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Of Fire and Fallout: documenting KI’s devastation and resilience

Film & TV

Filmmaker Stephen de Villiers and his crew will share the stories of Kangaroo Island residents in an emotional documentary charting the devastation caused by the bushfires that raged across the island, as well as the ongoing process of recovery.  

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When Adelaide-based de Villiers first spoke to InDaily several weeks ago, he had just returned from five days filming on Kangaroo Island. Since then, the news cycle has moved on quickly from Australia’s summer bushfires to become dominated by the COVID-19 pandemic, but he still believes his documentary project, Kangaroo Island: Of Fire and Fallout, is important.

Perhaps it’s become even more vital.

“I believe the island will recover and I believe the community will pull through, but I think we’re about to see the worst,” he says of the impact of the fires.

“When winter sinks in and people are still homeless, living in tents and living in caravans, it’s going to get very challenging.”

Produced by Adelaide production company Beyond Content with cinematography from South Australian-based Benjamin Dowe, Kangaroo Island: Of Fire and Fallout documents how those on the island are dealing with the economic, environmental and social challenges caused by the December-January fires.

The fires claimed two lives and 89 homes. 

More than 210,000 hectares were burnt, with the worst-hit areas including the Flinders Chase National Park, where 95 per cent of the park was destroyed and 30,000 koalas perished. Agricultural areas on the western side were also affected, with 53,000 livestock lost and 95 per cent of trees in timber plantations torched. 

Devastation on Kangaroo Island. Photo: supplied

“You’ve got people who lost all their livestock but the house survived, and then you’ve got people who lost their house but …  a lot of the flock survived, and then you’ve got people who lost both,” South African-born de Villiers says.

“They were some of the most heartbreaking, because you’ve got people who’ve lost their house and lost most of their livestock, and they’re probably the hardest hit.”

The film, which he describes as an “emotional rollercoaster”, focuses mainly on four residents. 

The fires are only one part of the story

De Villiers says Kangaroo Island: Of Fire and Fallout is sometimes shocking and sometimes humorous, but isn’t designed to be a “piece of advertising” to draw people to the island. Instead, it will be presented as “a lyrical, intimate cinematic journey”.

After the bushfires, the South Australian Tourism Commission launched the campaign #BookThemOut to encourage people to visit Kangaroo Island, but the COVID-19 crisis  has since seen bookings cancelled well into June. 

Before guidelines and rules were introduced to stop the spread of the virus, De Villiers and his team were planning to return to the island in the coming months to check in with the people whose stories they are telling to see how they’re going with their “rebuild and recovery journey”.

He has already gained an insight into what he describes as the strength and the pain of the island’s community.

“I am trying to tell a more human interest story and peel back the curtains so that viewers realise what’s going on, what lies ahead of them and the challenges that the communities all face, but at the same time demonstrate and reflect the resilience, the strength of the communities.”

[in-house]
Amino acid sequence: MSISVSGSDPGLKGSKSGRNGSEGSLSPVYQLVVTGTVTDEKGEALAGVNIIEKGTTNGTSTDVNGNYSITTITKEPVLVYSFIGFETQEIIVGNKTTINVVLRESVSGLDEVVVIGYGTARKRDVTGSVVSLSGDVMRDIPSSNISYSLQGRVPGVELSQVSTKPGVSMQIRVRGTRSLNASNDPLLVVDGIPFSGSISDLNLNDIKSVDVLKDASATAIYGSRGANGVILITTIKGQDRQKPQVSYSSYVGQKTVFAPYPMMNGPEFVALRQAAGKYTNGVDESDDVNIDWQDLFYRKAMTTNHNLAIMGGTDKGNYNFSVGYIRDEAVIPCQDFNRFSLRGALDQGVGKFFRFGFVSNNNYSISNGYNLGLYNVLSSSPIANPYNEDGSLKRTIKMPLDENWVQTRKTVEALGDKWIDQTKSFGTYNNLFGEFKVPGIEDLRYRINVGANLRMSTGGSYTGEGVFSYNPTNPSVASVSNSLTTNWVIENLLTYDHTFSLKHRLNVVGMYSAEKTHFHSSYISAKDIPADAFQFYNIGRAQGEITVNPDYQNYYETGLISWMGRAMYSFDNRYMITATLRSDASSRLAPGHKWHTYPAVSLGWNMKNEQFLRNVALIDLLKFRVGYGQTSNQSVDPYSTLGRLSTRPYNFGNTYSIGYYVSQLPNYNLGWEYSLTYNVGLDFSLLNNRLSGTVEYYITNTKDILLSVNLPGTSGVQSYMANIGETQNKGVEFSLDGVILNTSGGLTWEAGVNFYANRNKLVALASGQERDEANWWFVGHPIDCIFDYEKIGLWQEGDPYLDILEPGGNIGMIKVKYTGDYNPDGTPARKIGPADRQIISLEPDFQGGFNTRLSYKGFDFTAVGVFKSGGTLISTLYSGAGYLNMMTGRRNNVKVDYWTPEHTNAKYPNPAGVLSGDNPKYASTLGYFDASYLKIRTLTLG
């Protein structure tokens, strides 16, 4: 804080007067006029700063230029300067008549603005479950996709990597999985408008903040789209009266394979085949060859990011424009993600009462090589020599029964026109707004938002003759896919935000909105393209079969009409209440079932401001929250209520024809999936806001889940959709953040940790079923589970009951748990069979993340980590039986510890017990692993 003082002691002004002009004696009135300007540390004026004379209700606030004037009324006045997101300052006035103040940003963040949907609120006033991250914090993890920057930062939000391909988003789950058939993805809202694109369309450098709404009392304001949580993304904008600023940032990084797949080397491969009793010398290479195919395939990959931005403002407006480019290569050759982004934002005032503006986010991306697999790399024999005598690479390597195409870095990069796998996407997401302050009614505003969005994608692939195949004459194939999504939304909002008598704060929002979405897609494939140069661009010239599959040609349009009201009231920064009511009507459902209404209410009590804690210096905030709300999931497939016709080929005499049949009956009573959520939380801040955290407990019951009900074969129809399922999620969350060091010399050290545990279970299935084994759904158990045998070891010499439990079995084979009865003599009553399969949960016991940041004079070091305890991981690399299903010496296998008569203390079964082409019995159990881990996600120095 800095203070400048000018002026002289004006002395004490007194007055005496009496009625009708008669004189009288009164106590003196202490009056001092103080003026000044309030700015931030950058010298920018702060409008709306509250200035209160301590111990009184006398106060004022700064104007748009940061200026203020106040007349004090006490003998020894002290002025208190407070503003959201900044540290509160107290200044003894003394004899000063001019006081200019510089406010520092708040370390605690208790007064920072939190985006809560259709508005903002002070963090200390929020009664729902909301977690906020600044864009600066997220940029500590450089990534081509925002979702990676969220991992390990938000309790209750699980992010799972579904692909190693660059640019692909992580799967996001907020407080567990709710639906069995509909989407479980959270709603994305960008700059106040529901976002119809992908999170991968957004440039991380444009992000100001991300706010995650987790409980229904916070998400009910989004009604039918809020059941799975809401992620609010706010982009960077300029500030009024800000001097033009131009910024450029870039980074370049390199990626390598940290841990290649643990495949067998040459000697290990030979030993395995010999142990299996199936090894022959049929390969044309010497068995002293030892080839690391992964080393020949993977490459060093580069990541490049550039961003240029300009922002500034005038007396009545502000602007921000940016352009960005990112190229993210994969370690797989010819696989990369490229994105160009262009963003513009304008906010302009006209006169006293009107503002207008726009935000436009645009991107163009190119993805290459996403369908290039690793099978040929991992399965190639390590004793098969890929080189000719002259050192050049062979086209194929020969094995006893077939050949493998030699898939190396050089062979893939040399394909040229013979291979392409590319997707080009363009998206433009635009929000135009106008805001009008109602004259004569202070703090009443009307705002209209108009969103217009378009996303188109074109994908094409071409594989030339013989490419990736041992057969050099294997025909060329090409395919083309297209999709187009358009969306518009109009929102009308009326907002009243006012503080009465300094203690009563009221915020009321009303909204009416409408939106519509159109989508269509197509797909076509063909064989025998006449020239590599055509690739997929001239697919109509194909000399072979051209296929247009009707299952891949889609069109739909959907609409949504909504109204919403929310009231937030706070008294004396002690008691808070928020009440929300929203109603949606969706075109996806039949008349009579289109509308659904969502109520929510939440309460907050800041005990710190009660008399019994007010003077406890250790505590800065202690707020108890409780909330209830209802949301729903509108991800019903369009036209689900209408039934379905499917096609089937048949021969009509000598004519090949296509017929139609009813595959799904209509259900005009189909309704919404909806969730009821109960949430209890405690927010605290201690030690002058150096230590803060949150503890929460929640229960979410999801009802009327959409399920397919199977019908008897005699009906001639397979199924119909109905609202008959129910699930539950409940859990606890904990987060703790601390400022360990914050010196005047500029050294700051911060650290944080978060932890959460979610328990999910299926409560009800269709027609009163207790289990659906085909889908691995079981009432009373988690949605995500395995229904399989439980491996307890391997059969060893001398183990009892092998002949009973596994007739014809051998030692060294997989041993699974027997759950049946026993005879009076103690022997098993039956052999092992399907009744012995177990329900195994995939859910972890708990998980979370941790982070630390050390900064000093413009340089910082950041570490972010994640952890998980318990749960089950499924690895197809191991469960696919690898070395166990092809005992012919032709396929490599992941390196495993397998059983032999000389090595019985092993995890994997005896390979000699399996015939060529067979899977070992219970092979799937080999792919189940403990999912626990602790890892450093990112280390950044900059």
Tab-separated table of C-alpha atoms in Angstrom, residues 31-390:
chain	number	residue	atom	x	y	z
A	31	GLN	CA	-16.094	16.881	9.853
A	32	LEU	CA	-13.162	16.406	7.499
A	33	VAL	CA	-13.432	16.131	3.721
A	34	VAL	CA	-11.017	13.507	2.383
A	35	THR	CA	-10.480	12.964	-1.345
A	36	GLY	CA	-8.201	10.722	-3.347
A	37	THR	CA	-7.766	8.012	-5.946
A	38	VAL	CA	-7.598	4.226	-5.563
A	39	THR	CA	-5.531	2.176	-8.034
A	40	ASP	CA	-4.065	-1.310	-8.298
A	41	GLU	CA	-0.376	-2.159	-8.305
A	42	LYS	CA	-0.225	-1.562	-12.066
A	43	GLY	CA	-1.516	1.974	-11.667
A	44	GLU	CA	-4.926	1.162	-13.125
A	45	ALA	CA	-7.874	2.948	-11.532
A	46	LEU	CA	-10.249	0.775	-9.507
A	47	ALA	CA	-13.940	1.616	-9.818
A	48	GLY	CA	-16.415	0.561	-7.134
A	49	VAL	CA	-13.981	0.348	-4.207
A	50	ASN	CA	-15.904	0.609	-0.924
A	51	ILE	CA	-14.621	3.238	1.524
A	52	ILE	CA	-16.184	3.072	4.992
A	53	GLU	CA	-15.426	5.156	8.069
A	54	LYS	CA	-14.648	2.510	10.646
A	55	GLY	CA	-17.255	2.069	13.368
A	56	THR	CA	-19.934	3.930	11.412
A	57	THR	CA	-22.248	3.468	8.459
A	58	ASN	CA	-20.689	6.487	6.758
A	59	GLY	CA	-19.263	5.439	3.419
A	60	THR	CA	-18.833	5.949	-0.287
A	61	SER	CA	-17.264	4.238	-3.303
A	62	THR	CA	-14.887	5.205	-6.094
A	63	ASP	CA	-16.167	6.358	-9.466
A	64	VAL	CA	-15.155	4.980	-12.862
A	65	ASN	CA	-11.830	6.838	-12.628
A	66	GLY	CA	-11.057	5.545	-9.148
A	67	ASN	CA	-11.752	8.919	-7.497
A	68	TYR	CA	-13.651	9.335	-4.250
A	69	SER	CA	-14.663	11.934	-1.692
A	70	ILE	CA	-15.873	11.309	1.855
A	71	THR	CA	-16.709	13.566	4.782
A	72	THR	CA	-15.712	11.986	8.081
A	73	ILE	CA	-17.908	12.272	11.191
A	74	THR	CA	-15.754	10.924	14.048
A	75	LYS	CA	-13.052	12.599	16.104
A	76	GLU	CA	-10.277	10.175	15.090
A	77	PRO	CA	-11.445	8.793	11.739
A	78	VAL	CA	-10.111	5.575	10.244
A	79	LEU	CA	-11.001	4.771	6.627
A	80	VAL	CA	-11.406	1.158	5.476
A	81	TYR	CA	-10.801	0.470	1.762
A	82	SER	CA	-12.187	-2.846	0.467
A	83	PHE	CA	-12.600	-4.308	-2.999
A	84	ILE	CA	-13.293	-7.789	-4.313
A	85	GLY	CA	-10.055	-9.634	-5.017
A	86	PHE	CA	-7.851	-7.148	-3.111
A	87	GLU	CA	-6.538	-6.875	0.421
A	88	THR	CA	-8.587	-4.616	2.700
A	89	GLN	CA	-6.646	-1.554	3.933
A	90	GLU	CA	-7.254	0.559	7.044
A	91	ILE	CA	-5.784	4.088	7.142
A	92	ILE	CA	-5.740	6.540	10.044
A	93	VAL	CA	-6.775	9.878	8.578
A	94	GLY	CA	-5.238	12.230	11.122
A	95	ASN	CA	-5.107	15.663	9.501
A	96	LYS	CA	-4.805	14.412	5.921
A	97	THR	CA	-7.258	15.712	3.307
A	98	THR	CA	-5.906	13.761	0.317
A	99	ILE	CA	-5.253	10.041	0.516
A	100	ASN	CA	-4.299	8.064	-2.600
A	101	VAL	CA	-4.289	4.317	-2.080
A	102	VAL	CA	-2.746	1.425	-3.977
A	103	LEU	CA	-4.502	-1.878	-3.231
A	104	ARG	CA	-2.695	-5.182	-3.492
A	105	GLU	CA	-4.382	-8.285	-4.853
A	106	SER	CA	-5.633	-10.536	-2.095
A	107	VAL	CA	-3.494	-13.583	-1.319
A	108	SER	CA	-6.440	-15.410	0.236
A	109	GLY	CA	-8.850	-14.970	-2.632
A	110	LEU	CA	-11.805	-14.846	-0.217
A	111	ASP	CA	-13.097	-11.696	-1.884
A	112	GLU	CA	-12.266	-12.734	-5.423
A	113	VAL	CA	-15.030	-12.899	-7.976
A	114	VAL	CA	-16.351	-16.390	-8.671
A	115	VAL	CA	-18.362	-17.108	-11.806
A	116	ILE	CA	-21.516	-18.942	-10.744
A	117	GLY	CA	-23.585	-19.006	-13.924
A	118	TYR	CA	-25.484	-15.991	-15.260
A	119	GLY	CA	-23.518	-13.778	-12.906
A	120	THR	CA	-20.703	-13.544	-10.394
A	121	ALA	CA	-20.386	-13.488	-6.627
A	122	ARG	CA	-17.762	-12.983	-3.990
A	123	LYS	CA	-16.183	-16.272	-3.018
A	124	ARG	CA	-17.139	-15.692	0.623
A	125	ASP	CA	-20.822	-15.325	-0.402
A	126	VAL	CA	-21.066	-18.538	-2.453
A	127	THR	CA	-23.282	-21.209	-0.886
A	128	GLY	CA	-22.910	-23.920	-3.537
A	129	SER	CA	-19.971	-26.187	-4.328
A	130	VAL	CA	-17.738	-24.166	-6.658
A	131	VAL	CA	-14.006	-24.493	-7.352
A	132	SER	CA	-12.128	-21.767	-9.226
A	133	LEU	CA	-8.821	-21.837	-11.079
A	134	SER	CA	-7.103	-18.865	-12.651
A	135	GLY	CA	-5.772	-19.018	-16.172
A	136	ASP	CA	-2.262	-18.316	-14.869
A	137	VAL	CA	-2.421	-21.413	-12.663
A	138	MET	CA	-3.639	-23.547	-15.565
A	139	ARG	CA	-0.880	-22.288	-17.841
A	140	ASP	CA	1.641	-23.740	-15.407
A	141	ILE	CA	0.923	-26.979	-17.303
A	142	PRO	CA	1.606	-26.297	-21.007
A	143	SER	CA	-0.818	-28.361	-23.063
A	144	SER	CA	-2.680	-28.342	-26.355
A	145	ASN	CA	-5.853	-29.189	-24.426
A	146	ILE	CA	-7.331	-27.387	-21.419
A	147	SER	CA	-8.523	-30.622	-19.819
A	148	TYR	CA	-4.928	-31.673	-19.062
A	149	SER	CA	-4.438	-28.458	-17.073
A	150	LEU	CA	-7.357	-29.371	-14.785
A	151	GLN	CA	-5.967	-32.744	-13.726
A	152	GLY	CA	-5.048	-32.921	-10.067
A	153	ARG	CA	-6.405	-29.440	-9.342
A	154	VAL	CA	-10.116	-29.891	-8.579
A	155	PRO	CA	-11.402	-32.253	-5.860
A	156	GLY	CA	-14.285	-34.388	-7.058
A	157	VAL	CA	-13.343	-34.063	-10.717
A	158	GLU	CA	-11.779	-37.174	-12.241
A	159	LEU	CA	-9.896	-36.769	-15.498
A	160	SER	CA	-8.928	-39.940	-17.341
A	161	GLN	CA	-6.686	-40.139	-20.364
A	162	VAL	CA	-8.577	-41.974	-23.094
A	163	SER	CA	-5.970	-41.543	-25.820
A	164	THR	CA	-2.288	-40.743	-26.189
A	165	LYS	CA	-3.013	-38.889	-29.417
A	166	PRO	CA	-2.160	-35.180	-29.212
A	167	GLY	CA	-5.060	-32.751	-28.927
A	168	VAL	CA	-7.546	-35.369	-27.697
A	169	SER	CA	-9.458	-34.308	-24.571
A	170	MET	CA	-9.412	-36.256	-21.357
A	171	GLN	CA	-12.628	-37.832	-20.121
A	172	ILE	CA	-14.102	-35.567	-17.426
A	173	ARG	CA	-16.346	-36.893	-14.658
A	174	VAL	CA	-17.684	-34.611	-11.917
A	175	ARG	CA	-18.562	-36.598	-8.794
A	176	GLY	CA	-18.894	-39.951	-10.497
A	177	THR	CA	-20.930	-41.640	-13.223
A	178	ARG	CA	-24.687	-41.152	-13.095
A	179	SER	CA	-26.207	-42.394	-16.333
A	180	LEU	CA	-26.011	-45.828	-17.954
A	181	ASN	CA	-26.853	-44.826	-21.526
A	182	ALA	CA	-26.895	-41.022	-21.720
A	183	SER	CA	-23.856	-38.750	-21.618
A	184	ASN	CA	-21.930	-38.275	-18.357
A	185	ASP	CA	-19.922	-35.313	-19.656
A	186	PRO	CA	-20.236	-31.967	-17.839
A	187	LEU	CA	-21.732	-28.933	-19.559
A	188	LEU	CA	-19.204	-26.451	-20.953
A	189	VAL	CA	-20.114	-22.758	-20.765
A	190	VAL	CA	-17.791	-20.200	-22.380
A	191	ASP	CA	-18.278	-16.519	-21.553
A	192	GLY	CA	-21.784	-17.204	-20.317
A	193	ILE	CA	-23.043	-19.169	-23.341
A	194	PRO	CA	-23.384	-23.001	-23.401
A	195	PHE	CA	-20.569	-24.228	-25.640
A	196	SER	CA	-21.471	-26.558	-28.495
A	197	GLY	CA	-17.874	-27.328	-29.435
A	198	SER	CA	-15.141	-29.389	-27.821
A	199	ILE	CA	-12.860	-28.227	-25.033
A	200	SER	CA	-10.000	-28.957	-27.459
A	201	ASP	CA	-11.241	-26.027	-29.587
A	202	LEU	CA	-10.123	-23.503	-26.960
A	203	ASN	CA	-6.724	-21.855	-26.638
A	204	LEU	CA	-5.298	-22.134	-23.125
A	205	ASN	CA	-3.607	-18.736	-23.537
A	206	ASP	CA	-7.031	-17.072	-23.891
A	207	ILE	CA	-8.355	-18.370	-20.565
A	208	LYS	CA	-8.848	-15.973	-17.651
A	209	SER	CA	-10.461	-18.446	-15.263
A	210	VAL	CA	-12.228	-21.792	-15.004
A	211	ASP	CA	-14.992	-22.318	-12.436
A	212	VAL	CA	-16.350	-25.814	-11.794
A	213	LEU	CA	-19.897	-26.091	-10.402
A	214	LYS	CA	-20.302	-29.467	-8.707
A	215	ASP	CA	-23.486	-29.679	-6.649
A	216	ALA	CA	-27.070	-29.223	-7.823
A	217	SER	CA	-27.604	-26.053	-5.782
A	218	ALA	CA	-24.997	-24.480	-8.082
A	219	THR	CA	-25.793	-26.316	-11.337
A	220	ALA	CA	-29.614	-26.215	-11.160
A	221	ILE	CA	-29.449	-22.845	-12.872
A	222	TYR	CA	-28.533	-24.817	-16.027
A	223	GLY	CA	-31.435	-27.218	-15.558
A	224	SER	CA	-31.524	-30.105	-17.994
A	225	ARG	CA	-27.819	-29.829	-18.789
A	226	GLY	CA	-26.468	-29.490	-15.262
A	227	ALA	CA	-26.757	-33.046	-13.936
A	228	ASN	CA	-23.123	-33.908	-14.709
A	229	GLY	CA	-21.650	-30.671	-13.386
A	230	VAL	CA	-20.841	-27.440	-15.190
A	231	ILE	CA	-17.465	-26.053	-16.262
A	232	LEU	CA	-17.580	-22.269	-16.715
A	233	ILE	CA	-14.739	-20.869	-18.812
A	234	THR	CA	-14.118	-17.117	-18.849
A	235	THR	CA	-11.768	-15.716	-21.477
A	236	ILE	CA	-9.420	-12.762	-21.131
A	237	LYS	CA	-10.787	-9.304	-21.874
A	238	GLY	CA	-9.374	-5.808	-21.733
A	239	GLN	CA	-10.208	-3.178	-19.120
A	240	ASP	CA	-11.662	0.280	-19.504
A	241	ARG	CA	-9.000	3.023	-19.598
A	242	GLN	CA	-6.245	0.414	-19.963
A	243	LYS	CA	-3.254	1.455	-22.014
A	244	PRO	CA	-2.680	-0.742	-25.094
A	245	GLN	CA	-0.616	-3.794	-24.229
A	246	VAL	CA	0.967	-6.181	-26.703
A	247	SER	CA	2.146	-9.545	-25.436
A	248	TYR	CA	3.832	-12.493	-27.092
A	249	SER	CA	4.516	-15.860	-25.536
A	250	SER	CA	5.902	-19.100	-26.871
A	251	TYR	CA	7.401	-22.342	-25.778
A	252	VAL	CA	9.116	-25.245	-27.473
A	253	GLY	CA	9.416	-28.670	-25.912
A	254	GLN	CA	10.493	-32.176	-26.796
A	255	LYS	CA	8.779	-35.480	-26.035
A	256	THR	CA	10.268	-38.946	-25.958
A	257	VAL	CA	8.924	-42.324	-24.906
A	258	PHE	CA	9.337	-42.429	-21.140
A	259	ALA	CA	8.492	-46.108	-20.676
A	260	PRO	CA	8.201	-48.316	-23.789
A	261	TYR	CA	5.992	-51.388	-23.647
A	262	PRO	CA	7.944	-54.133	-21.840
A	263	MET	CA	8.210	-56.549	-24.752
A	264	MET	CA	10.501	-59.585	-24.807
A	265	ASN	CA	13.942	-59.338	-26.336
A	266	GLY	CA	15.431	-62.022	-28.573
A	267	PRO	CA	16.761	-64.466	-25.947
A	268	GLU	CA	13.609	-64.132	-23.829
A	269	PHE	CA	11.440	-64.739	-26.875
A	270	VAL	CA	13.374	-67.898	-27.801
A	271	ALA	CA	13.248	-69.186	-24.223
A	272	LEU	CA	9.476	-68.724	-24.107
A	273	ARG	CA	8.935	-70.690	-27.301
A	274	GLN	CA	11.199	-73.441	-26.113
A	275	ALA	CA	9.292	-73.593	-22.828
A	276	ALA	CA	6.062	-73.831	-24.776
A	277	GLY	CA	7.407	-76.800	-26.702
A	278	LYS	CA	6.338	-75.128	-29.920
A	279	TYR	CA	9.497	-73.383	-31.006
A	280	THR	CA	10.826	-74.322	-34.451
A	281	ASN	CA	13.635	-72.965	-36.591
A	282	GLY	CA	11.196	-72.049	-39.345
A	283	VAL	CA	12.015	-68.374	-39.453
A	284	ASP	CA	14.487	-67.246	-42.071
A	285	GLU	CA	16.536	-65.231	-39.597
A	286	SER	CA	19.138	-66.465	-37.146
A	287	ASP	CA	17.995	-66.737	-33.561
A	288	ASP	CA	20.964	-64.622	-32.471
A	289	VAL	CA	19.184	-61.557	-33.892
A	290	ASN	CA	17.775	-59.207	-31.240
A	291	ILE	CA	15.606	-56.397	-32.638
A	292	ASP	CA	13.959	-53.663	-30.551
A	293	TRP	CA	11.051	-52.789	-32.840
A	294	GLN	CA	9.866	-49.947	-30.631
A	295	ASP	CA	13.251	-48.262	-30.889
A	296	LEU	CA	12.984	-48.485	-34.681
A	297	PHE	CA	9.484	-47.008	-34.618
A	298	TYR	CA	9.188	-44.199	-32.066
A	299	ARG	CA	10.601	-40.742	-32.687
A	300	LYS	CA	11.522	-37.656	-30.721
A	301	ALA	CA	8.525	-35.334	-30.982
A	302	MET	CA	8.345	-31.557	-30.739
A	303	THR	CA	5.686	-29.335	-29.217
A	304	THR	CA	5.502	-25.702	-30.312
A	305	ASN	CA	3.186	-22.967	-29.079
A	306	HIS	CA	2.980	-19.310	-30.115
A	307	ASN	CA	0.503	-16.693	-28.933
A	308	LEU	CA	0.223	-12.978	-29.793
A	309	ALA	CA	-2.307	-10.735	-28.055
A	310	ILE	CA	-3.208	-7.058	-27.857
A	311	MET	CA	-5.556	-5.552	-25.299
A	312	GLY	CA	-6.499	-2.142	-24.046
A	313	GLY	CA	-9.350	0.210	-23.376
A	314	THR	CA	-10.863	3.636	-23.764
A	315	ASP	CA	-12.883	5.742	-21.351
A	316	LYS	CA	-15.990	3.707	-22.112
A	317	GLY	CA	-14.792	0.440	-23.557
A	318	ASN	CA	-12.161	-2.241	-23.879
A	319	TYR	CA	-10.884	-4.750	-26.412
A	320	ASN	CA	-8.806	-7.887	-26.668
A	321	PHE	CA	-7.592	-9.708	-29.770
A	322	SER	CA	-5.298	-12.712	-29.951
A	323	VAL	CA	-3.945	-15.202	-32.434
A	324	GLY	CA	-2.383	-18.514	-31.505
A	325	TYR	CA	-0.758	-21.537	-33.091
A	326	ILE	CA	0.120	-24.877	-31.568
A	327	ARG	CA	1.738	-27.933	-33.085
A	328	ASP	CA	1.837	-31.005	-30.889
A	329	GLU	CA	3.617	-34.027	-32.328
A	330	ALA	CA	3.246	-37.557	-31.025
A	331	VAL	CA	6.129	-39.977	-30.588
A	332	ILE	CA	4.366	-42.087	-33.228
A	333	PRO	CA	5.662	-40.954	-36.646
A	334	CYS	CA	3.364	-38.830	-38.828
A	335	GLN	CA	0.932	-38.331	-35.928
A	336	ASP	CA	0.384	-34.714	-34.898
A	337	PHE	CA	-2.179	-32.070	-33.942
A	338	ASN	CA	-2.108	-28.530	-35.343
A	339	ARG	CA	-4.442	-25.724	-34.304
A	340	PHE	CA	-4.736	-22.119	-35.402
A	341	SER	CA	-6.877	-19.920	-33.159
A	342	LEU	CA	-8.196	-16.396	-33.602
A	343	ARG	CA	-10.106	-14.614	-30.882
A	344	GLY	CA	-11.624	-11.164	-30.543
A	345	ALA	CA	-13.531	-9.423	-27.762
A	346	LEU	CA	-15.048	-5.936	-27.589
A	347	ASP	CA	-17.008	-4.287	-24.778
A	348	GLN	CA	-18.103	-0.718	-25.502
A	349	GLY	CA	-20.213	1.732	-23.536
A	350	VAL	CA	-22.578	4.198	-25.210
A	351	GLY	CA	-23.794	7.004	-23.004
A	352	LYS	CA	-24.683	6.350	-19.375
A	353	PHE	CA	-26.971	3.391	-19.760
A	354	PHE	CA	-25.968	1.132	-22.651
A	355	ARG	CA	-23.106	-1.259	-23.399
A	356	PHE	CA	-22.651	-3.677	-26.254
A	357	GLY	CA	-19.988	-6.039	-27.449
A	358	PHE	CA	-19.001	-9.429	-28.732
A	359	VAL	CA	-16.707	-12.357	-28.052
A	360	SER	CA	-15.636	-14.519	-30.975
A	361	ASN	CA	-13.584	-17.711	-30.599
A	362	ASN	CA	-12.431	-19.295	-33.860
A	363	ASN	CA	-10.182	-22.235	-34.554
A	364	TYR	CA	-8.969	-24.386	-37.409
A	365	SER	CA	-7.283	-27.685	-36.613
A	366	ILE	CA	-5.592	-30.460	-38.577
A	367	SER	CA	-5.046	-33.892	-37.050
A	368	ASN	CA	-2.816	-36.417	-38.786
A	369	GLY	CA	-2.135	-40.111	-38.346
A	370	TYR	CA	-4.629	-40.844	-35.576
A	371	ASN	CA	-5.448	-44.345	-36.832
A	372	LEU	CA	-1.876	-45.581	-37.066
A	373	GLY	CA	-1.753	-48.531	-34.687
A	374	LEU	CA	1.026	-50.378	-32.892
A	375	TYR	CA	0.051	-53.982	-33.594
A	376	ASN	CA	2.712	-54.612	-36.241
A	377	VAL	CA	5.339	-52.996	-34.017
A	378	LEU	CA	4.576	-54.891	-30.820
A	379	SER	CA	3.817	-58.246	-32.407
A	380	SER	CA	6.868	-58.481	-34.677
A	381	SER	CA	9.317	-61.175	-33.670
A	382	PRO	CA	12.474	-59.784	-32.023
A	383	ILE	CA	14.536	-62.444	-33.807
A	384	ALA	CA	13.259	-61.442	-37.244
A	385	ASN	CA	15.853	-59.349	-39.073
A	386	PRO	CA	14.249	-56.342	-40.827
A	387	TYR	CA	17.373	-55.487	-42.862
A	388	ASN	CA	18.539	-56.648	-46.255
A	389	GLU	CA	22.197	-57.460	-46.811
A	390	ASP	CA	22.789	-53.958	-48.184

One story that has stayed with the director is that of a farmer who lost his home in the fires. Because the homeowner was remortgaging his property through the bank, he didn’t qualify for one of the Federal Government grants available for fire victims.

“You worry about some people’s mental health because they’ve lost everything, which is shocking enough,” de Villiers says.

“But to then be kind of a victim of bureaucracy adds insult to injury and salt in the wounds. It’s like, ‘How do I recover?’.”

One of the Kangaroo Island locals who may share their story in the documentary.

Some farmers told him they had lost up to three decades of work when their flocks perished. Time, de Villiers says, is something they don’t all have. 

“Many of the older generation, so the farmers who have been farming for 40 to 50 years, they sense they don’t have the time on their hands or on their side to get back to where they were.

“The younger generation… they are pretty determined, and you sense that and you believe that [they will rebuild]; you want to believe that.”

The documentary team is aiming to finish the film at the end of the year, and De Villiers hopes to be able to present a free screening for Kangaroo Island residents at the Parndana Oval, which served as a community meeting and evacuation point during the bushfires.

He will also try to sell it to a streaming service such as Netflix or Amazon.

“The fires are only one part of the story. The rebuilding in the recovery of the island is kind of the real story to me,” he says.

“But even as we were leaving a couple of weeks ago, in our first block of filming, the green shoots were starting to sprout out of the blackened trees.

“And on the last day of our filming, we finally saw a kangaroo and her joey, way out west where it’s been completely devastated and pretty much all of the wildlife was destroyed, but it was another symbolic kind of beautiful metaphor, to see a kangaroo hopping through these charred, blackened, devastated landscapes.

“Those kinds of symbols give you hope and they give you a sense that there will be a happy ending.”

Signs of life amid the devastation. Photo: supplied

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